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Shopping for employee health coverage? Here's what to consider

A column about keeping your practice in good health

By Victoria Stagg Elliottis a longtime staff member. She covered practice management issues and wrote the "Practice Management" column from 2009 to 2013. She also covered public health and science from 2000 to 2009. Posted Sept. 27, 2010.

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Health system reform has added a few new wrinkles to shopping for health insurance for the staff of your medical practice.

"There are implications that we have never had before, even if you opt to stay with the same carrier," said Carl Kleimann, president of Odyssey OneSource of Euless, Texas, a human resources outsourcing firm that provides services to practices with six to 400 employees.

Physician practices, like many small businesses, have long been saddled with higher per-employee health insurance premium costs than larger companies pay. The disparity promises to become even larger as many insurers have announced small group plan rate increases or have left the market segment completely.

Most medical practices continue to include health coverage in employee benefit packages. About 91% of small to midsize medical practices offer employees health insurance, according to the Professional Assn. of Health Care Office Management.

Some aspects of health system reform legislation may equalize the playing field and make it easier and less expensive for small businesses to provide insurance coverage to workers. Though many components of the legislation do not come into play until 2014, there are some factors that practices have to weigh immediately.

For example, staying with the same plan the practice had on March 23, when President Obama signed the Patient Protection and Affordable Care Act, allows the plan to maintain a "grandfathered" status. That means as an employer, the practice would be exempt from some health reform rules, such as the mandate to fully cover certain preventive services and report on wellness initiatives to the Dept. of Health and Human Services.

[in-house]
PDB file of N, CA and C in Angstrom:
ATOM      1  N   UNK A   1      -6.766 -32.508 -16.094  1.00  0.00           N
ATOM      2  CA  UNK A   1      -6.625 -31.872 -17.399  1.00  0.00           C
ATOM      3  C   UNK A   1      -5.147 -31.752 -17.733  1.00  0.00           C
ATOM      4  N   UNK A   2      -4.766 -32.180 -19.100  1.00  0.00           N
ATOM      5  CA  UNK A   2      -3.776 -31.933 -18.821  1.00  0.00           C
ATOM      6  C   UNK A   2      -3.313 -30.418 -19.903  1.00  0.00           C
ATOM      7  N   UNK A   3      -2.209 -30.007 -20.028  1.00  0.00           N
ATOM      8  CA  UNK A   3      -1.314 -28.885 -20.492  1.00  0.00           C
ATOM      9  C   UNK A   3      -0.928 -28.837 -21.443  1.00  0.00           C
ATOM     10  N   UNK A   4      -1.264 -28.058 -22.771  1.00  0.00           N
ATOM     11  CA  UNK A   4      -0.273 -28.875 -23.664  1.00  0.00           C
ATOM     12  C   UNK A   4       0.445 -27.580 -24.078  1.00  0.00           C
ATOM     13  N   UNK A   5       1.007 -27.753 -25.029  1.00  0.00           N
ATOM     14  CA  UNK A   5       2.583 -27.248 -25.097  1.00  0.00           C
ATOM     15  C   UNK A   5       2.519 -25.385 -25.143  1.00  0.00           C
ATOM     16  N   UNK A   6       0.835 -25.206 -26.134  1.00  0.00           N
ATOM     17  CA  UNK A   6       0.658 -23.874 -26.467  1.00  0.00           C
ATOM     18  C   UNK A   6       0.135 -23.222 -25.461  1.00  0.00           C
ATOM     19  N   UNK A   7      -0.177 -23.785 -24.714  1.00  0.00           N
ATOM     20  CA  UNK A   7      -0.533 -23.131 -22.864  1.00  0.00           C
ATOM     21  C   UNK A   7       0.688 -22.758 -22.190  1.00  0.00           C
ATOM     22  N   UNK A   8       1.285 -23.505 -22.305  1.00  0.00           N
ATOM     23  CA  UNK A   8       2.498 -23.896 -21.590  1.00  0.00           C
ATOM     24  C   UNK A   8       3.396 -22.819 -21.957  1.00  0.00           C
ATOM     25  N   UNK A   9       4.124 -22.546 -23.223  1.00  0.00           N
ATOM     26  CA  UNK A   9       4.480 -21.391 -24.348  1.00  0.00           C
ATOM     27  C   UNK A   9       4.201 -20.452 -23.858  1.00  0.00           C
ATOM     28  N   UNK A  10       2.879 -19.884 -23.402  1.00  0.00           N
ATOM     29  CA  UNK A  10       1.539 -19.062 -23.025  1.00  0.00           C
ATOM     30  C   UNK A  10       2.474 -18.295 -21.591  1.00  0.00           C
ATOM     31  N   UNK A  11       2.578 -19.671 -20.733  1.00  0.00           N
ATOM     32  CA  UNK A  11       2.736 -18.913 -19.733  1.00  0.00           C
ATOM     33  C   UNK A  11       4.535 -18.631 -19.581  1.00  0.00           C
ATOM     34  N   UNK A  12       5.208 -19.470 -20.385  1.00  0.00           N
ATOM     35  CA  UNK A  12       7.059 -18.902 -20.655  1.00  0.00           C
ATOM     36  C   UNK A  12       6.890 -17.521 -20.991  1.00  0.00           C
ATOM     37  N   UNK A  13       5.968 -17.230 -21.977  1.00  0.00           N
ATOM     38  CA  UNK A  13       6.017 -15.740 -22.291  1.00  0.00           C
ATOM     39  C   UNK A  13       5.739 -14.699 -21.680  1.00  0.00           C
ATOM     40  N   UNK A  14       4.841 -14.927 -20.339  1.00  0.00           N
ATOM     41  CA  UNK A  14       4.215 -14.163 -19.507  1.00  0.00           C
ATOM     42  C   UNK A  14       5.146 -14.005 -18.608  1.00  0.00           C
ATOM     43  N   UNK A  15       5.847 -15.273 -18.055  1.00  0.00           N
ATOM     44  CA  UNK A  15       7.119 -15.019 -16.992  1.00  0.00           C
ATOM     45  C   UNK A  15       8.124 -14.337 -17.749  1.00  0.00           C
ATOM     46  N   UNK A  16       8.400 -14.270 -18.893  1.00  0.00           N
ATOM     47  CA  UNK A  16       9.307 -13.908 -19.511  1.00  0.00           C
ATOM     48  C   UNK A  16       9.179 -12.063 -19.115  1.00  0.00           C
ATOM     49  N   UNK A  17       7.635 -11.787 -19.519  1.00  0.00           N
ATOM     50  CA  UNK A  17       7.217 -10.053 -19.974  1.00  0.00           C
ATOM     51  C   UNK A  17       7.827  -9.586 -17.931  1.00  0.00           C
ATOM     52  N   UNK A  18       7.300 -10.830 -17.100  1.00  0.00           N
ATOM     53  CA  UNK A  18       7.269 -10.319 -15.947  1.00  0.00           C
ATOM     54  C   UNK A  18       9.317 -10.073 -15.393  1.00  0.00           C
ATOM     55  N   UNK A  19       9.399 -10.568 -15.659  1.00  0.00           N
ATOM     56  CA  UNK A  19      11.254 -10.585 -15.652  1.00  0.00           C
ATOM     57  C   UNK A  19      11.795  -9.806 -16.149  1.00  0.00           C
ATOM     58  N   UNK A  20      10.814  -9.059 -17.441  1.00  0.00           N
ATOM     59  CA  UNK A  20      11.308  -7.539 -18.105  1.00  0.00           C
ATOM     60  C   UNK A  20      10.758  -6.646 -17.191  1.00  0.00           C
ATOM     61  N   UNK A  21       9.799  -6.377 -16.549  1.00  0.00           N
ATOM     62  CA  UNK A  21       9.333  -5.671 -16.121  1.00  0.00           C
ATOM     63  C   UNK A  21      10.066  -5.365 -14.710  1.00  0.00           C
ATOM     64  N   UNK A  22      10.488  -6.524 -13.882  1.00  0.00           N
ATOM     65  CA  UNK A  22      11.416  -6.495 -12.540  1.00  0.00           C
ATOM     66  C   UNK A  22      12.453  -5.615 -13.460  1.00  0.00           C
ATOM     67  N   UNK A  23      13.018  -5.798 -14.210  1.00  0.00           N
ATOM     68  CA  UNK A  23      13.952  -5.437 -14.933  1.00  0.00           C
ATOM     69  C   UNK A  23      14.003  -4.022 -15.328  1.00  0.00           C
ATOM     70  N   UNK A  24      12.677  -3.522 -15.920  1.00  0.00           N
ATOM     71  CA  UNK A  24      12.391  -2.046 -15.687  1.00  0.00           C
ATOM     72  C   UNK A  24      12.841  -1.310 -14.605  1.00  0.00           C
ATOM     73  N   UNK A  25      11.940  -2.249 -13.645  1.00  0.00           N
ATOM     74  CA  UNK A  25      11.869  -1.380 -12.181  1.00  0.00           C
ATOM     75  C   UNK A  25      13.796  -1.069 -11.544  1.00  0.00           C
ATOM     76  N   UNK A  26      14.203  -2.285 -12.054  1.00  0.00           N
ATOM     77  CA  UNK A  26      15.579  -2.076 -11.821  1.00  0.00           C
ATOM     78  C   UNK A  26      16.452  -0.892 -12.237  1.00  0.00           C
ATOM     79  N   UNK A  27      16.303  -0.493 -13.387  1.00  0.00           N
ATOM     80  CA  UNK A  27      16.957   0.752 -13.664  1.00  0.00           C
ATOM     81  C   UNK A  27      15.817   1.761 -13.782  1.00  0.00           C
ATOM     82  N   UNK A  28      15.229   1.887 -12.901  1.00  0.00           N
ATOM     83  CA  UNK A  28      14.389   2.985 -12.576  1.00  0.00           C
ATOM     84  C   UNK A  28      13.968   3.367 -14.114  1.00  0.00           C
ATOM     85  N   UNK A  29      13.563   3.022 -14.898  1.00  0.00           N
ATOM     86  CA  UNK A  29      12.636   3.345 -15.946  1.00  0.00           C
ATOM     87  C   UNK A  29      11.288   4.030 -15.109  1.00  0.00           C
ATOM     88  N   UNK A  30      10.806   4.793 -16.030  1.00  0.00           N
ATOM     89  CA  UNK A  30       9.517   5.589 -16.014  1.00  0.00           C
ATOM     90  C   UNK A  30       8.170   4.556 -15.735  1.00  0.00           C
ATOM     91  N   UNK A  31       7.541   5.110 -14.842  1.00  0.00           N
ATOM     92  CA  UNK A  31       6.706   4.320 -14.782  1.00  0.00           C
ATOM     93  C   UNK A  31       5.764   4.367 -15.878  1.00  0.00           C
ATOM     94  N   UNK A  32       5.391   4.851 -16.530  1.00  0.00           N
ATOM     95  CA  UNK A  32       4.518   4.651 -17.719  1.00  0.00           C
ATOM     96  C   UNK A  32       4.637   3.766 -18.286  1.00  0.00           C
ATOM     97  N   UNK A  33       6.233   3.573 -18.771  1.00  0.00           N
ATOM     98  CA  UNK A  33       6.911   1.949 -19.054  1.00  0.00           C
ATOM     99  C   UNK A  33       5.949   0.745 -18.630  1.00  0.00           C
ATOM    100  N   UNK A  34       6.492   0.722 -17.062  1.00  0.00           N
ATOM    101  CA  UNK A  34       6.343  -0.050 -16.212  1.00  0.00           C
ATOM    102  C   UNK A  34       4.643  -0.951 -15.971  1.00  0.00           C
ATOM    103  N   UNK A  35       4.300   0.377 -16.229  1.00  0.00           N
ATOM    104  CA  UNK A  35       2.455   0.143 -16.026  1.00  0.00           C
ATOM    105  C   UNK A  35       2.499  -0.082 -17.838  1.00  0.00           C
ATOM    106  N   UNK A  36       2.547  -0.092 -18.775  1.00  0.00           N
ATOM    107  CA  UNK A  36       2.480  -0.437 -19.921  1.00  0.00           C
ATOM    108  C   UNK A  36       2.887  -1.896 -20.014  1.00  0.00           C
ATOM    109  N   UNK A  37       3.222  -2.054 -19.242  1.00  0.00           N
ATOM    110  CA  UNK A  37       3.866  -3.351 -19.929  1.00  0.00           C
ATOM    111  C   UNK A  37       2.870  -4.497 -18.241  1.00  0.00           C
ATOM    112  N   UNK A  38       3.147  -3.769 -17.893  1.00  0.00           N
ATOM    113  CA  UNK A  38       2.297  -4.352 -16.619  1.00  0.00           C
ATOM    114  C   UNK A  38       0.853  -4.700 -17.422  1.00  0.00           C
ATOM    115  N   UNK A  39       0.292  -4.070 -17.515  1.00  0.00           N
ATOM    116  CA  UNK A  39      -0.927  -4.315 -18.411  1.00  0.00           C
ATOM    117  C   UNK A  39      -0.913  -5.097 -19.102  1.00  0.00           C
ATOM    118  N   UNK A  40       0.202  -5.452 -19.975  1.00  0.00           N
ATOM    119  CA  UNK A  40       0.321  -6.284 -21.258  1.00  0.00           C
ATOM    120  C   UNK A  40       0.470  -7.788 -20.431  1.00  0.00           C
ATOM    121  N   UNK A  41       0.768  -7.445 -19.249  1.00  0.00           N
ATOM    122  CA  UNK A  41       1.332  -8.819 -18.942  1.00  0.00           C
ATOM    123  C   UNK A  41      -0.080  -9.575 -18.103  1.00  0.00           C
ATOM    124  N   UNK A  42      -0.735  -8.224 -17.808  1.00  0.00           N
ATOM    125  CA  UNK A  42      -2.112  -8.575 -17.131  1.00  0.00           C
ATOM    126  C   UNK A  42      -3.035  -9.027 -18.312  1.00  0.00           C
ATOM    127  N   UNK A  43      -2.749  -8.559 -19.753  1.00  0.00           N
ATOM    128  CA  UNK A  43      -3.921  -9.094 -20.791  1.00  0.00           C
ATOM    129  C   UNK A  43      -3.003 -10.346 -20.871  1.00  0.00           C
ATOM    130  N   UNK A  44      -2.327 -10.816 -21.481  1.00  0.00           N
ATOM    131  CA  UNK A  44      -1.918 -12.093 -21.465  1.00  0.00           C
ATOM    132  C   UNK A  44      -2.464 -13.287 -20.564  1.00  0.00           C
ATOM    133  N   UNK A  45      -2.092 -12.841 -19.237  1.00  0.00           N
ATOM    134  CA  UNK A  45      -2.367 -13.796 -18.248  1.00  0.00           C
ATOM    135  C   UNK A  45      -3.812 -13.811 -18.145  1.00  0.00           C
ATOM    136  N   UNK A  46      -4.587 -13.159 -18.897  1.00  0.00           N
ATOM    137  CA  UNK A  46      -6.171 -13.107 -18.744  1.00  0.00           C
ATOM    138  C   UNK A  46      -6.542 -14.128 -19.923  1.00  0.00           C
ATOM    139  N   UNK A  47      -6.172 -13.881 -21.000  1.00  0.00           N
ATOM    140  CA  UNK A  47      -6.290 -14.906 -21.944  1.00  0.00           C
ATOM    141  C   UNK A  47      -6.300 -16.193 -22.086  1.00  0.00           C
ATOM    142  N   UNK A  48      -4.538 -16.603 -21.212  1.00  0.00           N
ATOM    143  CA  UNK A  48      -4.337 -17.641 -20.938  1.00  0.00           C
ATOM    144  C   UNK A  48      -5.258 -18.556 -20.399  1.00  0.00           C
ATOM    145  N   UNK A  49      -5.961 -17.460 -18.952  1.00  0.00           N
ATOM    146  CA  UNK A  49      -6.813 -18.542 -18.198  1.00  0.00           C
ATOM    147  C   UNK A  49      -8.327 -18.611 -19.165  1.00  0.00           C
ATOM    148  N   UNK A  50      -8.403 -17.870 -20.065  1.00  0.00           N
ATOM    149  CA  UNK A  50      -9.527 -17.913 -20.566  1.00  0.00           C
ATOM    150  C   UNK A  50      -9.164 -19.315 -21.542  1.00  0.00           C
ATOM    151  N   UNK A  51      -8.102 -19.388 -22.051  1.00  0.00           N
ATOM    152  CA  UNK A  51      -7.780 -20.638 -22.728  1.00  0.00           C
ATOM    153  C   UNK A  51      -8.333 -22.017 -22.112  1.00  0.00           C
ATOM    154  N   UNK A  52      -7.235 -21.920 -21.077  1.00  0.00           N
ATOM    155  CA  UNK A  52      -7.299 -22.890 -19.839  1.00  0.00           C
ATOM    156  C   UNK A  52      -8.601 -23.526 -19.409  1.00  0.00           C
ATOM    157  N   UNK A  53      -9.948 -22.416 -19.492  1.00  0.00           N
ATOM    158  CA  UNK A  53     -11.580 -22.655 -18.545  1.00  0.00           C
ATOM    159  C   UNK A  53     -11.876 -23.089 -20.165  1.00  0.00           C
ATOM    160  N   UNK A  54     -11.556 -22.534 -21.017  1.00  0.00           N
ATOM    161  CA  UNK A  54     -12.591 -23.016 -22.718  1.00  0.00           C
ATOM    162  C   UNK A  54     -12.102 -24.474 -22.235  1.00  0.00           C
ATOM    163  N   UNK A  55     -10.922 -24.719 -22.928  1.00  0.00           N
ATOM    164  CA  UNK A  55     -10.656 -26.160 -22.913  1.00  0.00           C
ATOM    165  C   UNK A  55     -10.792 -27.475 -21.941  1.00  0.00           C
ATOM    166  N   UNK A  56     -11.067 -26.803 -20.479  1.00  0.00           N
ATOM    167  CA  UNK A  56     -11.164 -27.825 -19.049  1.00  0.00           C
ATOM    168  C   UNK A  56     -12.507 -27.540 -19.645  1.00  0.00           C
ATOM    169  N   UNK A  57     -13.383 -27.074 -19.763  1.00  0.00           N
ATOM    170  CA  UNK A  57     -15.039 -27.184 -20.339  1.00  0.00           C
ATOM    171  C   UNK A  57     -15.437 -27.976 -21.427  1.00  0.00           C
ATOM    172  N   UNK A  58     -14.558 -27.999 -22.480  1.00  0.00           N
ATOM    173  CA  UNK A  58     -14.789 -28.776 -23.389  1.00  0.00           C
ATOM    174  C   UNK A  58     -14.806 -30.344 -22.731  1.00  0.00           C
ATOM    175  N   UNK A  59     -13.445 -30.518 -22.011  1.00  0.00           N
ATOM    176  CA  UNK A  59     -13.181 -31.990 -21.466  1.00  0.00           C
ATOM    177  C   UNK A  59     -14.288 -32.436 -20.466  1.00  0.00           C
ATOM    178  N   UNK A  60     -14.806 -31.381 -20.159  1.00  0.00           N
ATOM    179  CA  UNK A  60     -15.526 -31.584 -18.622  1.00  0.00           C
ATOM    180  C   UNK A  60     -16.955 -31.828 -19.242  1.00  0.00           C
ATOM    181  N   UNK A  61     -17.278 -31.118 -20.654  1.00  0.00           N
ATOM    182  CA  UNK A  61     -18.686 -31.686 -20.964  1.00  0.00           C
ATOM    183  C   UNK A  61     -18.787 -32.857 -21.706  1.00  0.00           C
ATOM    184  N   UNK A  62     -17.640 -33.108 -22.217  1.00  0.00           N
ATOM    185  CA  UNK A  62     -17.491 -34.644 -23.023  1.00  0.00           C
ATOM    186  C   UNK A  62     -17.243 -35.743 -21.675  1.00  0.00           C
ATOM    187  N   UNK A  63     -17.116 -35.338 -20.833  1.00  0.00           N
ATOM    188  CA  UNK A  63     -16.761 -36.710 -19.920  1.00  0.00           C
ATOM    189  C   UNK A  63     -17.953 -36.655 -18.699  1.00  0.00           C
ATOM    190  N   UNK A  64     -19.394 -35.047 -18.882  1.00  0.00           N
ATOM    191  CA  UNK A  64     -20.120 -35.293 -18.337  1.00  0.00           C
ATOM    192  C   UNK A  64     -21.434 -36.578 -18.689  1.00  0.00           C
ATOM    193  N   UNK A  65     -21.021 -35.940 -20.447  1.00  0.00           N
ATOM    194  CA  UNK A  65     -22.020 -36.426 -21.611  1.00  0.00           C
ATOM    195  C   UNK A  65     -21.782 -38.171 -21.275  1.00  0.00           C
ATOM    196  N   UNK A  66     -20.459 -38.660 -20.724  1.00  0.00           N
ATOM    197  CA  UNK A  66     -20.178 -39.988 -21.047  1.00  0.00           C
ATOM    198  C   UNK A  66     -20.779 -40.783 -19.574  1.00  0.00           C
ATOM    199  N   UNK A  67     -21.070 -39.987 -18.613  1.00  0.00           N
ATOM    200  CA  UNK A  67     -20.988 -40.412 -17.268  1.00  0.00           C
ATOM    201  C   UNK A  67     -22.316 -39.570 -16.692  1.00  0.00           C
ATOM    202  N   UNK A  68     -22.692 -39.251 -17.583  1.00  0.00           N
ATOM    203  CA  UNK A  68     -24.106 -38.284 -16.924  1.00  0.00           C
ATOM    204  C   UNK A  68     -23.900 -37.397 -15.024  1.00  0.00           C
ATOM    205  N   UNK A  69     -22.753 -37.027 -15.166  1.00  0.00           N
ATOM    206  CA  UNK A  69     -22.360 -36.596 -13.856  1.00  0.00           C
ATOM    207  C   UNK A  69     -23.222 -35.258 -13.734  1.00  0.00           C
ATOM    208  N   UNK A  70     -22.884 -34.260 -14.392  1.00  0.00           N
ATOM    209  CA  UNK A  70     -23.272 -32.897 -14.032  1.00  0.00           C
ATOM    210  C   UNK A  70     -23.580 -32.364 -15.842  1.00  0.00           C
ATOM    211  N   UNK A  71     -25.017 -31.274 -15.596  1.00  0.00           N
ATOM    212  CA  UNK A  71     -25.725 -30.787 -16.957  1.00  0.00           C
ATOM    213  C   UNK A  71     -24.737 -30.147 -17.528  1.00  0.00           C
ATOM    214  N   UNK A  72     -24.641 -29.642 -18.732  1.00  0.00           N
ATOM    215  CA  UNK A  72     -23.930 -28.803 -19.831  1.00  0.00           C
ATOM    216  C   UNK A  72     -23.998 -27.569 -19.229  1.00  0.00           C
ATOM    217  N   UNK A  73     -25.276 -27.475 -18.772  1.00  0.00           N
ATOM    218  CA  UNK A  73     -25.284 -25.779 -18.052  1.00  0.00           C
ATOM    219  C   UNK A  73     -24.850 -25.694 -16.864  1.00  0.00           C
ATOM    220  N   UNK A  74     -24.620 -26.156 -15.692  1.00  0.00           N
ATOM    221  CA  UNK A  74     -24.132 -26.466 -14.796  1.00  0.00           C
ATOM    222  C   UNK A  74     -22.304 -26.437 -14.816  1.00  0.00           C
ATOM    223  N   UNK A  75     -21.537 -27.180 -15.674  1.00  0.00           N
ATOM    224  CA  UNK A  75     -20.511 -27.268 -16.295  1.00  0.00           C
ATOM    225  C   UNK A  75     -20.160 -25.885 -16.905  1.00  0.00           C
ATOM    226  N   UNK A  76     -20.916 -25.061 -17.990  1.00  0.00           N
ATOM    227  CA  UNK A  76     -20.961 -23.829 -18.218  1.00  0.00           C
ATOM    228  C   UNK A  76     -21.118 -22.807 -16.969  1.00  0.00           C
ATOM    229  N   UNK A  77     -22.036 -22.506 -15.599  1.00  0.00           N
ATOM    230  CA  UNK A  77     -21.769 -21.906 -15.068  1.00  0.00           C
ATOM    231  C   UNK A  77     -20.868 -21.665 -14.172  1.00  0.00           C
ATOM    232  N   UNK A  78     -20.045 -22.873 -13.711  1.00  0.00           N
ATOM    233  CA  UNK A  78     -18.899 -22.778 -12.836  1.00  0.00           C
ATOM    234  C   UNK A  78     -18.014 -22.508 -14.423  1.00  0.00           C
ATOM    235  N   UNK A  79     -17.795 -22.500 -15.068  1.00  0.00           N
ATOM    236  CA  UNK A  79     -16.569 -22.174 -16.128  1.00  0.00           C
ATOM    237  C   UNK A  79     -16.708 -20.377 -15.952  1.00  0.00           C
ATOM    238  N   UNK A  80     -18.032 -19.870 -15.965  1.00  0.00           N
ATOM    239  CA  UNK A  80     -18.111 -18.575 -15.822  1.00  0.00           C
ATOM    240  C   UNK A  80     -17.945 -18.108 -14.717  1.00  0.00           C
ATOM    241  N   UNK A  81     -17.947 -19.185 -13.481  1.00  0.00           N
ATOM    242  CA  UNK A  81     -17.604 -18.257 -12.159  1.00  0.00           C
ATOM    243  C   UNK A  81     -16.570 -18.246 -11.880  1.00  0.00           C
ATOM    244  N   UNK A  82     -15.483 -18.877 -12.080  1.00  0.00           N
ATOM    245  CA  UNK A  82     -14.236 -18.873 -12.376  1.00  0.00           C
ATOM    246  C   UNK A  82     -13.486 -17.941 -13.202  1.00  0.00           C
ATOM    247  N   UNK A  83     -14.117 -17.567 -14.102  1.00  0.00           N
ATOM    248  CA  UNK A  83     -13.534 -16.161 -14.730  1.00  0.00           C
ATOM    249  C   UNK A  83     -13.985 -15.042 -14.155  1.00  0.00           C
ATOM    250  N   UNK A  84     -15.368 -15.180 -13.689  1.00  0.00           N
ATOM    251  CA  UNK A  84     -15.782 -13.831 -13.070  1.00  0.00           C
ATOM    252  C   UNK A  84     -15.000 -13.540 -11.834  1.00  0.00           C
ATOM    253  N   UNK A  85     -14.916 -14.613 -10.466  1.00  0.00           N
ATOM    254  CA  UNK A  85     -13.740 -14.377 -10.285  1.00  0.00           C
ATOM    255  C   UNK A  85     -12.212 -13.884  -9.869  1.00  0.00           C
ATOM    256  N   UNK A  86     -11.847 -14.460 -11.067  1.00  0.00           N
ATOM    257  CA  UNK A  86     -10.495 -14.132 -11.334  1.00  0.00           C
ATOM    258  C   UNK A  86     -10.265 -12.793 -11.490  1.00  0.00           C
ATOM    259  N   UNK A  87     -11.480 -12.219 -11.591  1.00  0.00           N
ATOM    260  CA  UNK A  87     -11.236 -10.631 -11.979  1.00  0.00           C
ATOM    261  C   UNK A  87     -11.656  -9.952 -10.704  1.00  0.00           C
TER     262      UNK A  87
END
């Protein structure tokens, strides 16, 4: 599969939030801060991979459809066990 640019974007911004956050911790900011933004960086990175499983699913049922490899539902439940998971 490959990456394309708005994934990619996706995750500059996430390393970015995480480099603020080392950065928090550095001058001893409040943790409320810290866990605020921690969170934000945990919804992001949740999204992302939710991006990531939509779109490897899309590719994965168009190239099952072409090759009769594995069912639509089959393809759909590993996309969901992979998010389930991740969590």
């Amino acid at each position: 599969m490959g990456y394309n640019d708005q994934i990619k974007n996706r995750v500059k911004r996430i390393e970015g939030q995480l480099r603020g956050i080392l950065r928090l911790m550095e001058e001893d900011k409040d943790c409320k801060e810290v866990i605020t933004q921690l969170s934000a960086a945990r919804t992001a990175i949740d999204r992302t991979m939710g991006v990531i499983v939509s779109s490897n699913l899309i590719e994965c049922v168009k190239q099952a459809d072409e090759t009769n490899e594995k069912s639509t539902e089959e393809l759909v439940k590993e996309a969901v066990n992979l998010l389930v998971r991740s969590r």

But grandfathered status might be put in jeopardy if a practice switches insurers or makes significant changes to its plan, such as cutting benefits, raising co-pays and deductibles or increasing employees' share of premium costs. With so much uncertainty, experts said some practices may want to stick with their plans because they are known quantities. Insurers, however, may ultimately reduce the availability of grandfathered plans.

Deciding whether to stick with a grandfathered plan or go with a new plan "is an important conversation to have," said Frank Buster, a broker with the Robert H. Clarkson Insurance Agency in Louisville, Ky., and the endorsed agent for the Kentucky Medical Assn. "Right now, you need to know that making changes changes your position."

Much of the financial data practices need for an informed decision are not yet available because the long-term price impact of health reform remains unclear. For example, there is significant debate about whether grandfathered plans will truly be less expensive over the long term, since most of the effects of maintaining or losing grandfathered status will probably not become apparent until 2014.